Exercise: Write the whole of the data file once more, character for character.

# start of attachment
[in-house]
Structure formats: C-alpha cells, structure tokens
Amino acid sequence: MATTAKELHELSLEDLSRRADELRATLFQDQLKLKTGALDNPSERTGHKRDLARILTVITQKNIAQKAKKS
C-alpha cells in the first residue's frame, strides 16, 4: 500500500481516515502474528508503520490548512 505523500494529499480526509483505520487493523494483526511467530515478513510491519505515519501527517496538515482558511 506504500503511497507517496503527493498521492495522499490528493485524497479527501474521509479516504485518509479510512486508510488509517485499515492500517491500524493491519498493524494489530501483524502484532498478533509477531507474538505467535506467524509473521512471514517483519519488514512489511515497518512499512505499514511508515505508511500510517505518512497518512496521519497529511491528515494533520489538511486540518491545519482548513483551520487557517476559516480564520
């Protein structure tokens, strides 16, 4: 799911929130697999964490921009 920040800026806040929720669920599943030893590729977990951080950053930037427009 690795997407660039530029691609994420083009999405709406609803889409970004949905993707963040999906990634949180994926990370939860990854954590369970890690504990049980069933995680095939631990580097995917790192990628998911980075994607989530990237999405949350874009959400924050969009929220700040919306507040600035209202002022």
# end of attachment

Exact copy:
[in-house]
Structure formats: C-alpha cells, structure tokens
Amino acid sequence: MATTAKELHELSLEDLSRRADELRATLFQDQLKLKTGALDNPSERTGHKRDLARILTVITQKNIAQKAKKS
C-alpha cells in the first residue's frame, strides 16, 4: 500500500481516515502474528508503520490548512 505523500494529499480526509483505520487493523494483526511467530515478513510491519505515519501527517496538515482558511 506504500503511497507517496503527493498521492495522499490528493485524497479527501474521509479516504485518509479510512486508510488509517485499515492500517491500524493491519498493524494489530501483524502484532498478533509477531507474538505467535506467524509473521512471514517483519519488514512489511515497518512499512505499514511508515505508511500510517505518512497518512496521519497529511491528515494533520489538511486540518491545519482548513483551520487557517476559516480564520
């Protein structure tokens, strides 16, 4: 799911929130697999964490921009 920040800026806040929720669920599943030893590729977990951080950053930037427009 690795997407660039530029691609994420083009999405709406609803889409970004949905993707963040999906990634949180994926990370939860990854954590369970890690504990049980069933995680095939631990580097995917790192990628998911980075994607989530990237999405949350874009959400924050969009929220700040919306507040600035209202002022």